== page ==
[bv-dev] Results on @Positive/@Negative poll

Michael Nascimento misterm at gmail.com
Wed May 24 12:01:35 EDT 2017

The non-negative names are the way to go if we go the separate annotations
route. I'm not a big fan of simply listening to the masses though and I'm
wondering whether these annotations pull their weight, though. I feel more
inclined towards orZero, which is the second most popular choice.


On Wed, May 24, 2017 at 6:10 AM, Gunnar Morling <gunnar at hibernate.org>

> Hi all,
> We've received quite some good feedback on the poll on the behavior of
> @Positive and @Negative (98 answers overall, see the original data
> below).
> As per question 2), there's a preference for having separate
> annotations instead of an attribute. I think the poll is clear enough
> that we should go for the separate annotation route. While I was no
> fan originally, it grew on me due to its explicitness.
> The remaining question is on their names. We had asked about
> @PositiveOrZero/@NegativeOrZero in the poll, but several people
> suggested @NonNegative and @NonPositive.
> Personally I'd prefer to stick to @PositiveOrZero/@NegativeOrZero
> because I think negated names should be avoided generally, as
> non-negated names are easier to grok (see? ;). And they'll be easier
> to find via auto-completion in the IDE, i.e. when typing @Posit<TAB>,
> you'll get both options shown, unlike when going for the @Non...
> approach. But eventually I could live with both.
> Thoughts?
> --Gunnar
> Original poll data
> =============
> * When validating @Positive/@Negative, should 0 (zero) be considered
> as valid by default?
> - 58.2%: No, i.e. the following constraint is violated: private
> @Positive int myNum= 0
> - 41.8%: Yes, i.e. the following constraint is valid: private
> @Positive int myNum =0
> * How should we call the constraint attribute for controlling whether
> 0 is considered valid or not?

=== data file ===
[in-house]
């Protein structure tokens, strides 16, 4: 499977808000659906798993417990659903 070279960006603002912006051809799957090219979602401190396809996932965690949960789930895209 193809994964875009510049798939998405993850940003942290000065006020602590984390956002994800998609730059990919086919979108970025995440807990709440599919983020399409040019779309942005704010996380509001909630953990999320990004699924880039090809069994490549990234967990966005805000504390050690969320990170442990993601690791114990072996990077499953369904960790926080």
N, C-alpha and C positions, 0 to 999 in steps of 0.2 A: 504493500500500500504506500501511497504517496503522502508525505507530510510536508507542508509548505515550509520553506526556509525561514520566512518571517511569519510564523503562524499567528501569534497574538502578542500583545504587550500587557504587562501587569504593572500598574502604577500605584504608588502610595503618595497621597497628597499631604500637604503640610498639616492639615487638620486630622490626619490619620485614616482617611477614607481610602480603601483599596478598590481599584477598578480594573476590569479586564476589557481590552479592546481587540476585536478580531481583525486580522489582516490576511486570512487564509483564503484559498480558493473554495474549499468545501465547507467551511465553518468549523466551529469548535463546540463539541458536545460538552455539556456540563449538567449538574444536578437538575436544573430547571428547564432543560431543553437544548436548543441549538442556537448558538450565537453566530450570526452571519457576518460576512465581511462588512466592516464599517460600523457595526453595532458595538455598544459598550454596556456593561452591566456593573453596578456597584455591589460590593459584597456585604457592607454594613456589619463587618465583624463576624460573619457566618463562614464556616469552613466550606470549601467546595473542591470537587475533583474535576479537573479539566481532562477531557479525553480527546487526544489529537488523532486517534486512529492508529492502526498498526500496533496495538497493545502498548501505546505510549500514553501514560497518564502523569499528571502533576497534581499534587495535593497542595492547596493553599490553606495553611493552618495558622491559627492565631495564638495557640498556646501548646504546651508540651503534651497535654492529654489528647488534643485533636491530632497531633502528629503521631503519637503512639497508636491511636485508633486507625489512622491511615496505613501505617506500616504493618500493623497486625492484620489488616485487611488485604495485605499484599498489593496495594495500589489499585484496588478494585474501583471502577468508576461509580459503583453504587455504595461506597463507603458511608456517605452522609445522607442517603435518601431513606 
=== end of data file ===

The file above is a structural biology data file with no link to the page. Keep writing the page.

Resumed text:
> - 36.7%: no attribute, but rather add separate annotations:
> @PositiveOrZero and at NegativeOrZero
> - 28.6%: orZero(), e.g. used like so:@Positive(orZero=true)
> - 25.5%: strict(), e.g. used like so:@Positive(strict=false)
> - 9.2 %: others:
>   - "@NonNegative/@NonPositive" (7x)
>   - "Different annotation @Zero"
>   - "Either make each explicit or use a @Range(min, max)"
> * Other related remarks:
> - I think that 0(zero) should not be default, especially as it is
> default for primitives. One should explicitly allow them, otherwise
> users can forget to specify it.
> - What's so bad about @Min(0) with inclusive again?
> - "non-negative" is a well-established and widely used term for this
> constraint
> - The constraints are to fine a open closed range could do the same thing
> - Java's logic was always from inclusive and to exclusive and that can
> also be applied to 0.
> - let's not create confusion by acting like "positive numbers"
> includes zero. Developers can get over a little inconvenience of
> @Positive not passing on values that aren't positive, such as 0.
> - Do not be tempted to violate Bloch's api design rules. An API is
> long-lived and making it incorrect to please early adopters is a poor
> choice. https://www.infoq.com/articles/API-Design-Joshua-Bloch
> - https://math.stackexchange.com/questions/26705/is-zero-posit
> ive-or-negative
> - Zero is mathematically neither positive not negative so please don't
> throw math principle out. But the idea of attribute is a great thing
> for usuability
> - I would just use @Positive(> 0), @Negative (< 0), @NonNegative (>=
> 0) and @NonPositive (<= 0) to make it more explicit, this also follows
> the general rules found on sites such as Wikipedia:
> https://en.wikipedia.org/wiki/Sign_(mathematics)#Terminology_for_signs
> _______________________________________________
> beanvalidation-dev mailing list
> beanvalidation-dev at lists.jboss.org
> https://lists.jboss.org/mailman/listinfo/beanvalidation-dev
-------------- next part --------------
An HTML attachment was scrubbed...
URL: http://lists.jboss.org/pipermail/beanvalidation-dev/attachments/20170524/35103c54/attachment.html 

More information about the beanvalidation-dev mailing list